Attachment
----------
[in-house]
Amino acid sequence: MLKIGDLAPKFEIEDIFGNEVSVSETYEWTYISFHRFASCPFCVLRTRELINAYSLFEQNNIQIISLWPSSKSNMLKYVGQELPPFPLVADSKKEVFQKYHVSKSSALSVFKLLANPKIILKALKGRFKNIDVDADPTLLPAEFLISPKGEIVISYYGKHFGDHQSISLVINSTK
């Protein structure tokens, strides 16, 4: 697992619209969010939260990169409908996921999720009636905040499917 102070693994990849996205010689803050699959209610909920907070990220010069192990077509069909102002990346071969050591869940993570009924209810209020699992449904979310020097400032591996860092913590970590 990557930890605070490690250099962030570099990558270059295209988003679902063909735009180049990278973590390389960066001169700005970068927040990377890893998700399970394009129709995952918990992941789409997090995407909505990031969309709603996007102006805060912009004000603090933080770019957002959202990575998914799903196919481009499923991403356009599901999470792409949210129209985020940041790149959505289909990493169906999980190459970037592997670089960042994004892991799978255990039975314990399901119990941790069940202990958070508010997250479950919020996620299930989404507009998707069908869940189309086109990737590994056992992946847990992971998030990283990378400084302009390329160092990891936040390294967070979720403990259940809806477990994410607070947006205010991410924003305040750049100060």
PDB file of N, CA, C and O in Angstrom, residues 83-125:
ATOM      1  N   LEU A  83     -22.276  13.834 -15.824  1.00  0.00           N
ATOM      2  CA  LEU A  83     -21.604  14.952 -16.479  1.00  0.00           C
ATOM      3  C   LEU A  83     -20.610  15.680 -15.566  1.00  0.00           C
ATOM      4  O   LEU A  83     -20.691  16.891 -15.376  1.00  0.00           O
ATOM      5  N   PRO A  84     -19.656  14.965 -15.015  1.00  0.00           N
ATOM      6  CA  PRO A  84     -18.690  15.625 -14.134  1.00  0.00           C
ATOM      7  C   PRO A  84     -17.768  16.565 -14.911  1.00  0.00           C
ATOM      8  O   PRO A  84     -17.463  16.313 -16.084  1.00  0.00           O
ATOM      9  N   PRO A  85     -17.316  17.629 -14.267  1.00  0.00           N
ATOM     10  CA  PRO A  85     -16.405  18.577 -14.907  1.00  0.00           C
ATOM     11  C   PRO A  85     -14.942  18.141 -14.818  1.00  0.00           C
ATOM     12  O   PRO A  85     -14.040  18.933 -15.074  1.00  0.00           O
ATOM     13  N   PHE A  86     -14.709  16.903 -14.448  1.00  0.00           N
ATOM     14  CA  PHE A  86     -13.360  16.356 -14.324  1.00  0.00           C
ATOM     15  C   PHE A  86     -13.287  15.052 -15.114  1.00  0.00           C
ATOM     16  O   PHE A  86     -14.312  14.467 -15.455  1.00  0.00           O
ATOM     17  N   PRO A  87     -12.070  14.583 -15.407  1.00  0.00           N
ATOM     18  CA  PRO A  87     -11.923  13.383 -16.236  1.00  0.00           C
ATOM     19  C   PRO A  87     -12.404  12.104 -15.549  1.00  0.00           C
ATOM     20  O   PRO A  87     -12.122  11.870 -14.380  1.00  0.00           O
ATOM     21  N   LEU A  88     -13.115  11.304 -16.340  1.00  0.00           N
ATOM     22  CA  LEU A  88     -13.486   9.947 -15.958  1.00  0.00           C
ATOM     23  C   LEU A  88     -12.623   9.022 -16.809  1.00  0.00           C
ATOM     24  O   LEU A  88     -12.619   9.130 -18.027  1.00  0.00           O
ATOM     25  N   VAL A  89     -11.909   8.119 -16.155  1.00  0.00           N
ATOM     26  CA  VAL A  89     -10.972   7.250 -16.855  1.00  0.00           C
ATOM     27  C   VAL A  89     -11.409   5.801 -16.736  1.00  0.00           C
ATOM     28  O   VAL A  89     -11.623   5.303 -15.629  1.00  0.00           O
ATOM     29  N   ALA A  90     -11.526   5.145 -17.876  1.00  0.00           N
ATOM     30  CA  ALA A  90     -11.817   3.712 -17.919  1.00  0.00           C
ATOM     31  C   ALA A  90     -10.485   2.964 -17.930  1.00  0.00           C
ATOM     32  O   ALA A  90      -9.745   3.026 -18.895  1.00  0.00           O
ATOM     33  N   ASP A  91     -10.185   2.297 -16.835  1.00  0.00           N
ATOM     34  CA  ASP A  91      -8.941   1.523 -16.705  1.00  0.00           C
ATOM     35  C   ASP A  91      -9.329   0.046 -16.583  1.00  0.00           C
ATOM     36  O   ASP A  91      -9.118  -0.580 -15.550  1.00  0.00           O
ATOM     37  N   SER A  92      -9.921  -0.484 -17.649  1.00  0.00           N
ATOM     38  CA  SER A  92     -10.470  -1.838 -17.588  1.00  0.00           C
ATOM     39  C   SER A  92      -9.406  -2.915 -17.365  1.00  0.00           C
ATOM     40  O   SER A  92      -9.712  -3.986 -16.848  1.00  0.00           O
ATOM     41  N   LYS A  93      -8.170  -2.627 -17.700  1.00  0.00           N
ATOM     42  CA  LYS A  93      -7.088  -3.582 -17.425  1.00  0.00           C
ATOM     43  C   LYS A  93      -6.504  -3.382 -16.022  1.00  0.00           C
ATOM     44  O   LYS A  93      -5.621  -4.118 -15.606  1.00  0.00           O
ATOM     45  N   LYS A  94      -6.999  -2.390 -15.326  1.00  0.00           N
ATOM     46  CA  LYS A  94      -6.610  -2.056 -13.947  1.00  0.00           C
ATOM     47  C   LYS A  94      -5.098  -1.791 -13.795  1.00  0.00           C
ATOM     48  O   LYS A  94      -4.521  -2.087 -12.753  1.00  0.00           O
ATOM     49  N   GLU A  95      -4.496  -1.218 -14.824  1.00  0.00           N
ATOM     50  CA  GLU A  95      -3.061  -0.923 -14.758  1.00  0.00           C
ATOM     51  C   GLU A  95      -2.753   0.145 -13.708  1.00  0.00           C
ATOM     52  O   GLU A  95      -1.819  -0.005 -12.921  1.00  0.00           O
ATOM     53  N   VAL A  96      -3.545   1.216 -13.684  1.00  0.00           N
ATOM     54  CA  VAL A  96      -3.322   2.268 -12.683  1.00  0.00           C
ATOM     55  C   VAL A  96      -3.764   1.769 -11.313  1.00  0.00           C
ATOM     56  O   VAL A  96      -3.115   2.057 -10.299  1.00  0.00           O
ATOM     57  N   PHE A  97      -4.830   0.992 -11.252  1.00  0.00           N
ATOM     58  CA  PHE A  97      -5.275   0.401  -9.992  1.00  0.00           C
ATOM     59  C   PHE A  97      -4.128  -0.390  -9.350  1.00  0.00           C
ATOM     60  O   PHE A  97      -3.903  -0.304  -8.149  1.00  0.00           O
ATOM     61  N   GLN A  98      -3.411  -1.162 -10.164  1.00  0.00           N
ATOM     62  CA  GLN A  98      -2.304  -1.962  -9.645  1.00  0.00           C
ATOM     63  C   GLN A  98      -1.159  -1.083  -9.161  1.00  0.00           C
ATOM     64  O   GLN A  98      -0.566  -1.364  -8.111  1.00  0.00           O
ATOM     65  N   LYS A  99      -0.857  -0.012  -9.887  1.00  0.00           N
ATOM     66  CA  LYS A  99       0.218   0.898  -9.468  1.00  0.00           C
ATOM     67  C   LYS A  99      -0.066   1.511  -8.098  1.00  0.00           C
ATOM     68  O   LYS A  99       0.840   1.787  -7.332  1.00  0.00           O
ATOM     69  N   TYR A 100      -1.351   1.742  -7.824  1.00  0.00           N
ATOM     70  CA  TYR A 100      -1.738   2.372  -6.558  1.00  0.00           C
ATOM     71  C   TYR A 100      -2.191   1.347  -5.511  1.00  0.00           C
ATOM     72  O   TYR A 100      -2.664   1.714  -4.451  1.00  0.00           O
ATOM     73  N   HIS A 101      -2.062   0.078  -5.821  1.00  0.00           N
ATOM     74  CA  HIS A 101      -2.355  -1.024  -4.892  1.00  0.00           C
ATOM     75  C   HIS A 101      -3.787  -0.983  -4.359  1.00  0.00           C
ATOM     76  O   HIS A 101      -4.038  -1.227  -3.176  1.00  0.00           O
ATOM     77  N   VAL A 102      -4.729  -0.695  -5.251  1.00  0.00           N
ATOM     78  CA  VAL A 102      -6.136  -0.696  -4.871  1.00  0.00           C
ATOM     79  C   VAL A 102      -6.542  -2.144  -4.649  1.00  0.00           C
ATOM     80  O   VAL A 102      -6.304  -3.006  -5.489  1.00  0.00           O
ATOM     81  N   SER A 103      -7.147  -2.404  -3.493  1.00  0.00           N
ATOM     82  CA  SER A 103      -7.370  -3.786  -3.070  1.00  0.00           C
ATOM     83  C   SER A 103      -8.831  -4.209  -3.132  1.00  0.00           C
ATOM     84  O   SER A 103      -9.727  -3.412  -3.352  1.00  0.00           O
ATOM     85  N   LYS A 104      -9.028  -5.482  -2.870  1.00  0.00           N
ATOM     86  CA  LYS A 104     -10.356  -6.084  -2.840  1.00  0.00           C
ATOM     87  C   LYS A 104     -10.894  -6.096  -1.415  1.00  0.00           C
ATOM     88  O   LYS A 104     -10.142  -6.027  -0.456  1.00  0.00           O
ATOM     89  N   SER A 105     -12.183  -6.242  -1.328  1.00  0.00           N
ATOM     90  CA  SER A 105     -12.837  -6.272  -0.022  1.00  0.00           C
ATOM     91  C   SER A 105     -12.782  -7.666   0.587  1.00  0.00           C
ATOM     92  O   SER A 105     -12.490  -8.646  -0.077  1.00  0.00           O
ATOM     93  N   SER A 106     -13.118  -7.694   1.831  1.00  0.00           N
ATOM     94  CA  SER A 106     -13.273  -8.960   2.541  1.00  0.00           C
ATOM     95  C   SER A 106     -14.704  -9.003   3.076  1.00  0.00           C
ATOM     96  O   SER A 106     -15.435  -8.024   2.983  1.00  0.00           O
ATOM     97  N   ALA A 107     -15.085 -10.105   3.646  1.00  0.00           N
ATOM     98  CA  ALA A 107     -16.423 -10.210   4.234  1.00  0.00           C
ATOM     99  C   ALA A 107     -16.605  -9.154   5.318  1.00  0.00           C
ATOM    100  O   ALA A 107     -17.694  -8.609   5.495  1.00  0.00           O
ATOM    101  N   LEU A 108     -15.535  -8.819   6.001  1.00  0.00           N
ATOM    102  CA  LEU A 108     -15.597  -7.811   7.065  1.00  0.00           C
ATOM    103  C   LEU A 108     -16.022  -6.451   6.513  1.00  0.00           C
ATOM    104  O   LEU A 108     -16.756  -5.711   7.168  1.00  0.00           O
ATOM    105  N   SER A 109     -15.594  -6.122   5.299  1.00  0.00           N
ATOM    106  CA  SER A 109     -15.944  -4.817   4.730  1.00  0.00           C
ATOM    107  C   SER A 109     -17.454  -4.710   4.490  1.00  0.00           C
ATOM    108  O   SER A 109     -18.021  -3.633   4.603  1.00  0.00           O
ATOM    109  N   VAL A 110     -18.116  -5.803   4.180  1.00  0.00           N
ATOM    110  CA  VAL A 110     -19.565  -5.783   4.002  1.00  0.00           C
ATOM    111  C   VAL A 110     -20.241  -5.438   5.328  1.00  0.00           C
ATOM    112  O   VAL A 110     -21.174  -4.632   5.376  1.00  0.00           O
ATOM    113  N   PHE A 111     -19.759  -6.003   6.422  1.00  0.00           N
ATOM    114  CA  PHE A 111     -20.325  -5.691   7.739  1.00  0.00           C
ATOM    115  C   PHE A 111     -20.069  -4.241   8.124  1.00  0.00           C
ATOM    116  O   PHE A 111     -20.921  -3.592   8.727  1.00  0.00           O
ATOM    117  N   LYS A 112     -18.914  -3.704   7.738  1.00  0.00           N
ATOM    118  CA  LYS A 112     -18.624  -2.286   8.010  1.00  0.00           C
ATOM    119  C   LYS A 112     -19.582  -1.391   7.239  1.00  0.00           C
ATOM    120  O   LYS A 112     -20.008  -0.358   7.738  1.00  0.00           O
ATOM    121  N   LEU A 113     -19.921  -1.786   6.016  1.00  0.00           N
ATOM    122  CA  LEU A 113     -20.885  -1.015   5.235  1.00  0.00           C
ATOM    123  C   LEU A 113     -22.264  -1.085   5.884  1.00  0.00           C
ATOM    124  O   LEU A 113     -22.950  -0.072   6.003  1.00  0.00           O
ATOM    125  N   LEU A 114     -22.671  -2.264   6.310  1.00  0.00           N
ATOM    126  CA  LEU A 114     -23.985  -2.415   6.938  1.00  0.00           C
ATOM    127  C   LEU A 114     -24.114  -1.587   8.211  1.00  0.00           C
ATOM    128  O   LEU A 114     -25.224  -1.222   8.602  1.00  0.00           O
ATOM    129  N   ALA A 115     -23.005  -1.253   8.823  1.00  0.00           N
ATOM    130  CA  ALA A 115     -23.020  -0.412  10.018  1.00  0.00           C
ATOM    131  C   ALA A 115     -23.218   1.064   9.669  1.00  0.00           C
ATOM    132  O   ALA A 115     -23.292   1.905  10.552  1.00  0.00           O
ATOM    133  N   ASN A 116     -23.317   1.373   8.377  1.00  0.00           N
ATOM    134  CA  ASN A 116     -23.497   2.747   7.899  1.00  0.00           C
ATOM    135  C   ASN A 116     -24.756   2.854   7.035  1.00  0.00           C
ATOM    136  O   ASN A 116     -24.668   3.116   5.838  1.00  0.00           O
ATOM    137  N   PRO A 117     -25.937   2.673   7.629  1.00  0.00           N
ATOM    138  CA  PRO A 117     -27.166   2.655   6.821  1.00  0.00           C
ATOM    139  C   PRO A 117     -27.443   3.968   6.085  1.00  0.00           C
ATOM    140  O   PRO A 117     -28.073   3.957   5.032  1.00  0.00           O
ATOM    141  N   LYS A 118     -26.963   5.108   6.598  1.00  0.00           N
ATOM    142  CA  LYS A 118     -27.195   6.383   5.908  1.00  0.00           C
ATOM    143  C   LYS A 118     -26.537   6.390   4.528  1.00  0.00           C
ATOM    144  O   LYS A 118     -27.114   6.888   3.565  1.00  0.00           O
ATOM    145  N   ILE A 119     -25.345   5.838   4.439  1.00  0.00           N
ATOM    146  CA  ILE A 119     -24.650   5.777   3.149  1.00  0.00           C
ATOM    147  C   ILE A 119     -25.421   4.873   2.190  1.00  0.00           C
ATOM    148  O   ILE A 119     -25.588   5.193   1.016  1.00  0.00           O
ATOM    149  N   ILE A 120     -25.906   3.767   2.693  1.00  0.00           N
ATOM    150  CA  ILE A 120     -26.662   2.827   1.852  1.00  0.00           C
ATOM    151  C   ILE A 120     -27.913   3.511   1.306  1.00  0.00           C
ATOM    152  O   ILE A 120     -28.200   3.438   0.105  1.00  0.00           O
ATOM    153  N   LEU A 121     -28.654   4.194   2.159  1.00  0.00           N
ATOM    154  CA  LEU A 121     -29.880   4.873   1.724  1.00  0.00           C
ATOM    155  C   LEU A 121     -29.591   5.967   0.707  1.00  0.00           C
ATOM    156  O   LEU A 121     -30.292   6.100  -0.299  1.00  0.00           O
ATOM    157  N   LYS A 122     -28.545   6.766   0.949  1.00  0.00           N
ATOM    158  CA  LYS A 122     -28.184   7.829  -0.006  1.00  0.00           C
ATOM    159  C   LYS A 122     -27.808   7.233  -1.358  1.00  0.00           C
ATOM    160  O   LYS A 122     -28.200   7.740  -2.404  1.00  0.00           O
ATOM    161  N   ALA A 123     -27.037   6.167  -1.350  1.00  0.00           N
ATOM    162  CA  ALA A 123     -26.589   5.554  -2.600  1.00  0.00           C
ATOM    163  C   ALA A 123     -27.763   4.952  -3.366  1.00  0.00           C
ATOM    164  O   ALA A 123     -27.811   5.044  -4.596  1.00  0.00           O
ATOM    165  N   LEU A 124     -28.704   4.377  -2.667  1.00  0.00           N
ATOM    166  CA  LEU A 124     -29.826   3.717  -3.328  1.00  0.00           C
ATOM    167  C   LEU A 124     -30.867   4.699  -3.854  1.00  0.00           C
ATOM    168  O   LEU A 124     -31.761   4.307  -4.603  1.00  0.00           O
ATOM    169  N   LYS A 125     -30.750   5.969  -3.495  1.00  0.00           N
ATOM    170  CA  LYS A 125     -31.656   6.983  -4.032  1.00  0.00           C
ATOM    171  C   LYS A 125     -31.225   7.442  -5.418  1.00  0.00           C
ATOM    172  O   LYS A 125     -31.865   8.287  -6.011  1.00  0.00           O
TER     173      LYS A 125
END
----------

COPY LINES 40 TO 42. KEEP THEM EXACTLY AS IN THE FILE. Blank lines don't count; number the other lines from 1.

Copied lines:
ATOM     36  O   ASP A  91      -9.118  -0.580 -15.550  1.00  0.00           O
ATOM     37  N   SER A  92      -9.921  -0.484 -17.649  1.00  0.00           N
ATOM     38  CA  SER A  92     -10.470  -1.838 -17.588  1.00  0.00           C